Elizabeth Swanson, MD, and Joshua Zeichner, MD, discuss the psychological factors impacting pediatric patients’ atopic dermatitis.
Joshua Zeichner, MD: Let’s change gears and talk about the psychological factors impacting atopic dermatitis. Lisa, I’m going to ask you to take this one.
Elizabeth Swanson, MD: Thank you so much, Josh. Psychological factors play a big role with atopic dermatitis. The biggest one, of course, is stress. When patients are under stress, often their atopic dermatitis gets worse. That can turn into a bit of a vicious cycle because the stress creates a flare of their atopic dermatitis, which stresses them out even more. They go round and round, and their atopic dermatitis flares up. These psychological factors—a lot of which are outside our control, including COVID-19 stressors, school stressors, and family stressors—can drive the disease.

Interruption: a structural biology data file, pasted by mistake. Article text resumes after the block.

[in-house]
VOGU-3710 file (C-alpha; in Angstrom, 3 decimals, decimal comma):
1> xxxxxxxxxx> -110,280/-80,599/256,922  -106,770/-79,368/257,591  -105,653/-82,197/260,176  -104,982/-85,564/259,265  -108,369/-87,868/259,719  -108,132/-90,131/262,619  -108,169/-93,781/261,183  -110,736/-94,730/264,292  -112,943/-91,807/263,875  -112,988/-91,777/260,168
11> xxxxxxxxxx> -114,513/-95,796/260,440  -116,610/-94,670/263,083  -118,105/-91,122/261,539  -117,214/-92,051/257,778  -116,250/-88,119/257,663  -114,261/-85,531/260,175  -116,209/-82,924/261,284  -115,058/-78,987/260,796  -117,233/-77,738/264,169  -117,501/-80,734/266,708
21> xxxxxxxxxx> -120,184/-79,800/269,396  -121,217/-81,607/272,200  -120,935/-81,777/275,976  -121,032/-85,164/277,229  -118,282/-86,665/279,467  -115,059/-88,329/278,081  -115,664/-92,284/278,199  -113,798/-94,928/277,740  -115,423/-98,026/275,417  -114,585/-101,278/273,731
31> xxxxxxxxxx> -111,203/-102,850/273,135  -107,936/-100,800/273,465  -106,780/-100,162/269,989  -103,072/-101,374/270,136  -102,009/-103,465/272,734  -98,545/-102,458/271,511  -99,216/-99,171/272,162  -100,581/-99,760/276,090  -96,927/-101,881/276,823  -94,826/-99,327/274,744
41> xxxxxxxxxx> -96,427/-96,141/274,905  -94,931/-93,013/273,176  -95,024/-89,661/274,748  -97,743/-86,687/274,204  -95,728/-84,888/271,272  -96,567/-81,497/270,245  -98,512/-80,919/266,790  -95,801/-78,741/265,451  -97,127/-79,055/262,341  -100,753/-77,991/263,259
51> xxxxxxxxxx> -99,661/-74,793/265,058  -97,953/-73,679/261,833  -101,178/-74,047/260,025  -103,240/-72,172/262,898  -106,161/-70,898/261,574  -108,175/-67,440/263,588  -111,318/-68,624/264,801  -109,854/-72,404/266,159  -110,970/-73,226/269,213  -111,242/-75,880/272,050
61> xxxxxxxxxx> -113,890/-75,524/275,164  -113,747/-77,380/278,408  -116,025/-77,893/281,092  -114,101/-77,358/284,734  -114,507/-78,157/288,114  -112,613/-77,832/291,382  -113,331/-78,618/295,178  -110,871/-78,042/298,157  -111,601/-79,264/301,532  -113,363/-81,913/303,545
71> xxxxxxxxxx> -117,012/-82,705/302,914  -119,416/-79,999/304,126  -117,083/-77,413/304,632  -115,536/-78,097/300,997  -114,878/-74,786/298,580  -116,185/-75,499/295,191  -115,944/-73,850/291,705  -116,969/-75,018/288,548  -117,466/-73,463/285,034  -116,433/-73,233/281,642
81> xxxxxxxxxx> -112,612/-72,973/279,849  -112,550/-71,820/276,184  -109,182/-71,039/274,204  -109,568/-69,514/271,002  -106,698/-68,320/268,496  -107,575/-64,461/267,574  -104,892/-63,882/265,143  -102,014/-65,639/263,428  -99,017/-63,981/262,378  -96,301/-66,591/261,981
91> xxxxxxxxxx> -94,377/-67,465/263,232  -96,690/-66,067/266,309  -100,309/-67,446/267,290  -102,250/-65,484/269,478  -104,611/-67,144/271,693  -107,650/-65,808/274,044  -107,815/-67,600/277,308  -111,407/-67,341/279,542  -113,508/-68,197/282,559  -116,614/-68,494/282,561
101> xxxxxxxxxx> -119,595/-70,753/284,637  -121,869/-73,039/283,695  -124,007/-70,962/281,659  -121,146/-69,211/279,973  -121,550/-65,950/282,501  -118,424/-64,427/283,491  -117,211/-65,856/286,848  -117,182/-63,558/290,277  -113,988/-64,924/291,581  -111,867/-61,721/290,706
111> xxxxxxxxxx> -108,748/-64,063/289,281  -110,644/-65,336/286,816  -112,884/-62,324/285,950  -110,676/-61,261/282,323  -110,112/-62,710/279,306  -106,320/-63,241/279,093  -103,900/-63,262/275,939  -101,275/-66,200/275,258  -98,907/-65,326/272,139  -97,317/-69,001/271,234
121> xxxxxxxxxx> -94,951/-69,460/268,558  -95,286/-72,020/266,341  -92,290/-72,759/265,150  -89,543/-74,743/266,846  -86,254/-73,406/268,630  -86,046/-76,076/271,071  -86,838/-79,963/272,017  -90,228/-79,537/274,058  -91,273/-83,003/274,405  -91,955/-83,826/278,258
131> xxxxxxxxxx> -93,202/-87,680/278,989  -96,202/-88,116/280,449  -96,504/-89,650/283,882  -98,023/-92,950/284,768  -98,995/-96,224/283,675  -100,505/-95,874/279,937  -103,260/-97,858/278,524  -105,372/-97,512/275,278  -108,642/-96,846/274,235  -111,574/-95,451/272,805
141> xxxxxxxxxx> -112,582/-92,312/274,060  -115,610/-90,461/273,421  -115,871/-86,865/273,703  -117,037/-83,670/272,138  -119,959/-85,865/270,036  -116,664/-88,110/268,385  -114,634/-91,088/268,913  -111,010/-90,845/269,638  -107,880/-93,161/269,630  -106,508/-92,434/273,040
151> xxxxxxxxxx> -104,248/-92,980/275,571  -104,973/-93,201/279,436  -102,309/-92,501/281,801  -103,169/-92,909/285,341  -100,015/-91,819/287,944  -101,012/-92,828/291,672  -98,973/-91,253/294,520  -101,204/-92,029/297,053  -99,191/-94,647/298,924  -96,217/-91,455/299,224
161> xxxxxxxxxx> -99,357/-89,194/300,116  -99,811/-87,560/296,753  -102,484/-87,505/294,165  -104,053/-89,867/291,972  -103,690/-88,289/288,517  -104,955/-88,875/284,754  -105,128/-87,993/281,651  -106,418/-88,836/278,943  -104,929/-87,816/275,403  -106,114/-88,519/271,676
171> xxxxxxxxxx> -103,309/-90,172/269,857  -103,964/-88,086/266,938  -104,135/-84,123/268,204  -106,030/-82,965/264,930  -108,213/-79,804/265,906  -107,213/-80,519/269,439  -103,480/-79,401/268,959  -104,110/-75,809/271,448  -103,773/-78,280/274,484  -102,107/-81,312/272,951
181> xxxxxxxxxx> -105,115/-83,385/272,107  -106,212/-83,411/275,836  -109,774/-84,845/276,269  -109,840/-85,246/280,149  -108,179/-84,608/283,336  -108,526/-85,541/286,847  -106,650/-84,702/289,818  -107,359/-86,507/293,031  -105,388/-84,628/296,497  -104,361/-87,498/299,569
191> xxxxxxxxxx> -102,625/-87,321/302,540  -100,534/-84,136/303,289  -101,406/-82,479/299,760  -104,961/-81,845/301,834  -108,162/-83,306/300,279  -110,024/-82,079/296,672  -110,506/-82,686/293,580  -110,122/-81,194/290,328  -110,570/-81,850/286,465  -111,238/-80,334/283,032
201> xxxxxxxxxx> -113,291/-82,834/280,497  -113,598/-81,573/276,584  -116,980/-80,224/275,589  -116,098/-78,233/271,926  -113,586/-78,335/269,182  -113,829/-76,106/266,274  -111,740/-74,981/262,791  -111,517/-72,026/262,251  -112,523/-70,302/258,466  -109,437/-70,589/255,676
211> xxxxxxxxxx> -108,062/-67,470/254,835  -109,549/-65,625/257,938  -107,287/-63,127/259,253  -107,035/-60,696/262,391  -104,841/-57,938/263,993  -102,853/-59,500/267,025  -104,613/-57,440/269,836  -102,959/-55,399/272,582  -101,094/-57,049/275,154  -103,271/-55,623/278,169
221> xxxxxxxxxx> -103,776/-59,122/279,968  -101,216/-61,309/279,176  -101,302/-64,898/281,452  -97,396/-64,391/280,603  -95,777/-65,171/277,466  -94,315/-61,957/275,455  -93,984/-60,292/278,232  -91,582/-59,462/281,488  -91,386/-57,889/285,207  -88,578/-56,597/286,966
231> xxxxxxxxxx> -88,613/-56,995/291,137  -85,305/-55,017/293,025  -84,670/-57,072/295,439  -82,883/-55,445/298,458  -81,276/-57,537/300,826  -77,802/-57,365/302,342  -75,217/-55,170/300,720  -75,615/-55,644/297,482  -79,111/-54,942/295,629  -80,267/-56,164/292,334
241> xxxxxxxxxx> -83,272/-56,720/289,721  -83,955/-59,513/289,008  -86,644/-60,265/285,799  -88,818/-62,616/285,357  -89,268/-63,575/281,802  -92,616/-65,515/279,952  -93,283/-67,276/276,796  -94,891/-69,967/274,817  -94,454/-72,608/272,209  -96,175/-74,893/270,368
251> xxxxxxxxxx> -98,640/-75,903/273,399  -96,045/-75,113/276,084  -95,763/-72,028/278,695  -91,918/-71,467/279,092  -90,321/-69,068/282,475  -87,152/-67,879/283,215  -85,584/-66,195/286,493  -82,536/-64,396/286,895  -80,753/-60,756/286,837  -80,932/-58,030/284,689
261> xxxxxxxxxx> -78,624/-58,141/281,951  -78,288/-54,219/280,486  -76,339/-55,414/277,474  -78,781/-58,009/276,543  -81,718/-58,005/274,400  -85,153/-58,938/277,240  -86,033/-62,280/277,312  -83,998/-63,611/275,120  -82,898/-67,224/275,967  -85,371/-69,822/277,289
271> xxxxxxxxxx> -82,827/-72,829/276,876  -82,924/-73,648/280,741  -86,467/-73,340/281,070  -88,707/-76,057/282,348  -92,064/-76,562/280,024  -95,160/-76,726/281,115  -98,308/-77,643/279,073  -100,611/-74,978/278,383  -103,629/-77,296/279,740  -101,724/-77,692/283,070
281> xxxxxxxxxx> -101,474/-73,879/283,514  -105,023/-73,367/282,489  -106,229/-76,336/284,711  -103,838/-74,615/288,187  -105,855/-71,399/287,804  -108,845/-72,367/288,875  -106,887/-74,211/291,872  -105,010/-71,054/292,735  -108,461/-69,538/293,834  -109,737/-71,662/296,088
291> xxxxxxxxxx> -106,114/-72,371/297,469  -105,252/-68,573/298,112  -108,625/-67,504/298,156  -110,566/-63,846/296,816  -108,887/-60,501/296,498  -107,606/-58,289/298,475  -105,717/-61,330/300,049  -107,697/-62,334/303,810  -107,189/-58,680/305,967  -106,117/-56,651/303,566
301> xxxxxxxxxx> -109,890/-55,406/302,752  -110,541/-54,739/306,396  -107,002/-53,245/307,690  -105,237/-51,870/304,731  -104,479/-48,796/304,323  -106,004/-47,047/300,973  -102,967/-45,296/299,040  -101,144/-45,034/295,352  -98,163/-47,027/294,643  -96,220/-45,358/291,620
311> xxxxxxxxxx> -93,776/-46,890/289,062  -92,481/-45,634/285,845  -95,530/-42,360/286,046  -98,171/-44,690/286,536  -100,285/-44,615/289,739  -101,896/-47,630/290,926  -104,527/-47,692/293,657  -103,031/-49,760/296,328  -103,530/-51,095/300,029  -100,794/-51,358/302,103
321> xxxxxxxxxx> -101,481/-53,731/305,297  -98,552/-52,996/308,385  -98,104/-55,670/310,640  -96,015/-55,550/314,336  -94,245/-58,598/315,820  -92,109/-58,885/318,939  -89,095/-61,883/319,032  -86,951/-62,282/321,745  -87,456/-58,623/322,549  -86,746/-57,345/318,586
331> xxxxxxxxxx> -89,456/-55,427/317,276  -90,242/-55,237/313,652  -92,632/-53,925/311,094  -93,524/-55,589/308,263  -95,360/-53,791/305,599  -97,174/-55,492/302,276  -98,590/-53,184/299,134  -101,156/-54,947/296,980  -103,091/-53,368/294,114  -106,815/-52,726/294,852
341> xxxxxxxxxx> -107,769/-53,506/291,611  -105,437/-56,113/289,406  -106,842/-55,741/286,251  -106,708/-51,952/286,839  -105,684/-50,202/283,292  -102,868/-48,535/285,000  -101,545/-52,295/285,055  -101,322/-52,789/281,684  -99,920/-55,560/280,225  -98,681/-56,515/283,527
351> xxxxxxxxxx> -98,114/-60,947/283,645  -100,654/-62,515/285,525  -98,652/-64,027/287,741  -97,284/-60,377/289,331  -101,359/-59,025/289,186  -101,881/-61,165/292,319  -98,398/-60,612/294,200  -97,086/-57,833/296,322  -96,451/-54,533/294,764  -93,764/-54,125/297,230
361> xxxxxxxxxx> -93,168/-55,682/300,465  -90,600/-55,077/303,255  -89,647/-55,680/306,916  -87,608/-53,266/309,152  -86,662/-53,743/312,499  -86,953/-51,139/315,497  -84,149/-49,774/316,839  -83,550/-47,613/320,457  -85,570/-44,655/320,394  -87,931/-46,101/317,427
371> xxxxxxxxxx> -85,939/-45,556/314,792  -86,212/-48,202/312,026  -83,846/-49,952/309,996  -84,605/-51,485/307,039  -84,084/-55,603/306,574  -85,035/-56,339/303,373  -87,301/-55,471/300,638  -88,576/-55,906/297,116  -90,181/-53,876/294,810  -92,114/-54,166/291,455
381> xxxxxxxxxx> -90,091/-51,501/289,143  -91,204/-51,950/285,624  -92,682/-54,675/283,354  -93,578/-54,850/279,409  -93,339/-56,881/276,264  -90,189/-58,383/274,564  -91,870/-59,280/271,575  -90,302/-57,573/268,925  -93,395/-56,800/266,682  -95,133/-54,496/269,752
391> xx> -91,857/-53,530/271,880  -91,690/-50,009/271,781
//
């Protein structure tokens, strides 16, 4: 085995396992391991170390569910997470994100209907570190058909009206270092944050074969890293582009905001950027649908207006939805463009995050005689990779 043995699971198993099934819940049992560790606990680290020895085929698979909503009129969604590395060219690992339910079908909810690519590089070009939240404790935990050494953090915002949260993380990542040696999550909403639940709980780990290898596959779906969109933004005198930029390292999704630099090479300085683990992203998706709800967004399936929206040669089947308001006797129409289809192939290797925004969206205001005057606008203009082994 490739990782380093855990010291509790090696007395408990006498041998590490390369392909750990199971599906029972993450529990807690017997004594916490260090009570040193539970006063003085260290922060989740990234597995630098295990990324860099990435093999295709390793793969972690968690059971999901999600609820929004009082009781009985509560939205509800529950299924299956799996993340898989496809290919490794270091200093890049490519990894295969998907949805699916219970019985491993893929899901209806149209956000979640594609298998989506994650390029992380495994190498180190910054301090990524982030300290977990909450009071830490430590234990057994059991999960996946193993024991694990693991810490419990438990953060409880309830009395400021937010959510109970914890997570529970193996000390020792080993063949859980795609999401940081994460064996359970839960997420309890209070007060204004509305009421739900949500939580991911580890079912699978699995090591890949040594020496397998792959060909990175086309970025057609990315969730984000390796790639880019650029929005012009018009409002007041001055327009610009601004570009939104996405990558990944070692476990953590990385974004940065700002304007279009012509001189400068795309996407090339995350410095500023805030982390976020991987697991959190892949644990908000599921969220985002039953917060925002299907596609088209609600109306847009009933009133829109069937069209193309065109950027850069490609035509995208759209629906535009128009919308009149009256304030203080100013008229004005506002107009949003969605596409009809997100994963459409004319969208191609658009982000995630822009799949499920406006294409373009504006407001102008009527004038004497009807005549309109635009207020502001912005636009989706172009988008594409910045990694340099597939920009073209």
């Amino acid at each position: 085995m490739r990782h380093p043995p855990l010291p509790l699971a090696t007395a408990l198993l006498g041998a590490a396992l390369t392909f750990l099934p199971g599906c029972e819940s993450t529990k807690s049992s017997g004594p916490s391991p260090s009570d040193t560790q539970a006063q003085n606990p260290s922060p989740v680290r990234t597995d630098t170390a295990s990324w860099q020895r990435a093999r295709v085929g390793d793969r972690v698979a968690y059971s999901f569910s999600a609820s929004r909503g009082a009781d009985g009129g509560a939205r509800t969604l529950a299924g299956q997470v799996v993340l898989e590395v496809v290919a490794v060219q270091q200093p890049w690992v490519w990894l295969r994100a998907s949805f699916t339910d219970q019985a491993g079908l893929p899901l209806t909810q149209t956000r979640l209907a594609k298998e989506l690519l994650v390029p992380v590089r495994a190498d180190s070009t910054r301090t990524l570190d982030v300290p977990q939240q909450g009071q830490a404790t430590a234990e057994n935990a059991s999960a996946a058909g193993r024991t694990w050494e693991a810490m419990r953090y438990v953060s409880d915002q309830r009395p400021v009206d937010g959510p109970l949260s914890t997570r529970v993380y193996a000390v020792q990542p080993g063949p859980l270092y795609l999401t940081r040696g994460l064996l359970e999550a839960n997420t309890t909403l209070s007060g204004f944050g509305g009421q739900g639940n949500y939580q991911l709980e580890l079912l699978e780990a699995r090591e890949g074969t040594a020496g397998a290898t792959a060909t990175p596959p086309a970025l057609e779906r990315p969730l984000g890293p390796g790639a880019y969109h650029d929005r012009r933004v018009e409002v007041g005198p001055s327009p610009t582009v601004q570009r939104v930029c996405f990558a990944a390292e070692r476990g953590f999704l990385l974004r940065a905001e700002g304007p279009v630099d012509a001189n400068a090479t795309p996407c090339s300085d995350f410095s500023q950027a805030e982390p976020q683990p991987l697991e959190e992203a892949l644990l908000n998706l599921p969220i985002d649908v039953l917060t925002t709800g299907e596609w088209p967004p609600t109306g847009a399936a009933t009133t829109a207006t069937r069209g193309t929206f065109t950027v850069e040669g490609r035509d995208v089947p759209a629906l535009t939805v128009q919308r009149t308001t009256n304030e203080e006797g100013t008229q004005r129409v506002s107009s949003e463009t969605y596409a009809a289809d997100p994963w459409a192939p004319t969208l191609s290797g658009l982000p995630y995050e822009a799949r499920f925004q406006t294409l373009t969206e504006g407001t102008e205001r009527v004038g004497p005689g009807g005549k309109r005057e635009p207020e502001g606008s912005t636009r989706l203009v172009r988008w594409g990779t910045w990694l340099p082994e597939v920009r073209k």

Joshua Zeichner, MD: We see stress as a significant factor in atopic dermatitis and a lot of other conditions in dermatology, whether it’s rosacea, psoriasis, or acne. We can’t underestimate the impact that stress has on the quality of life of the patients who are suffering and their support network: their parents, friends, and teachers. We want to get the disease under control for the whole community.
Transcript Edited for Clarity